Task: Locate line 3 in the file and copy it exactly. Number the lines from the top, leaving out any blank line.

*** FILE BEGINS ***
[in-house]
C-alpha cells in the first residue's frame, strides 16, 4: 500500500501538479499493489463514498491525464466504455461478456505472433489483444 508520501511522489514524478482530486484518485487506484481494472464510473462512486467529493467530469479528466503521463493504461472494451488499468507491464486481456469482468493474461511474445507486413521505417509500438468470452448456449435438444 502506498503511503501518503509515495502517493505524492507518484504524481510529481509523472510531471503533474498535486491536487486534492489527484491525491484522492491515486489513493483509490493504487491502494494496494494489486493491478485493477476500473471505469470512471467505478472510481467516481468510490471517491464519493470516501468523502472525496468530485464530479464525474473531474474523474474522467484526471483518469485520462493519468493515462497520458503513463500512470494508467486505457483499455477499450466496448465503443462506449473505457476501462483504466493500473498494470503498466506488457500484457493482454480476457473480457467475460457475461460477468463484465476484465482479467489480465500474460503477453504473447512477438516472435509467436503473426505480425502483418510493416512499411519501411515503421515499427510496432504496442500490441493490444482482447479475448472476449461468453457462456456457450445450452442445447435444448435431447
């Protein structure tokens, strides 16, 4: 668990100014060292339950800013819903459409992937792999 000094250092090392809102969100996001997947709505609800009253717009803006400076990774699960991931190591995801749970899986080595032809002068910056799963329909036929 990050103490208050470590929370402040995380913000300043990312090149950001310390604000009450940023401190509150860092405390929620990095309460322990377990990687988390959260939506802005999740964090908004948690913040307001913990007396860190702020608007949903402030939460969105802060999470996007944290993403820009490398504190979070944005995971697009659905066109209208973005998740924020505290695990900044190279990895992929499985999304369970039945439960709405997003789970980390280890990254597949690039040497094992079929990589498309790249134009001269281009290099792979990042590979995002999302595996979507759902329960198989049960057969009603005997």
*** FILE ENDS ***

């Protein structure tokens, strides 16, 4: 668990100014060292339950800013819903459409992937792999 000094250092090392809102969100996001997947709505609800009253717009803006400076990774699960991931190591995801749970899986080595032809002068910056799963329909036929 990050103490208050470590929370402040995380913000300043990312090149950001310390604000009450940023401190509150860092405390929620990095309460322990377990990687988390959260939506802005999740964090908004948690913040307001913990007396860190702020608007949903402030939460969105802060999470996007944290993403820009490398504190979070944005995971697009659905066109209208973005998740924020505290695990900044190279990895992929499985999304369970039945439960709405997003789970980390280890990254597949690039040497094992079929990589498309790249134009001269281009290099792979990042590979995002999302595996979507759902329960198989049960057969009603005997």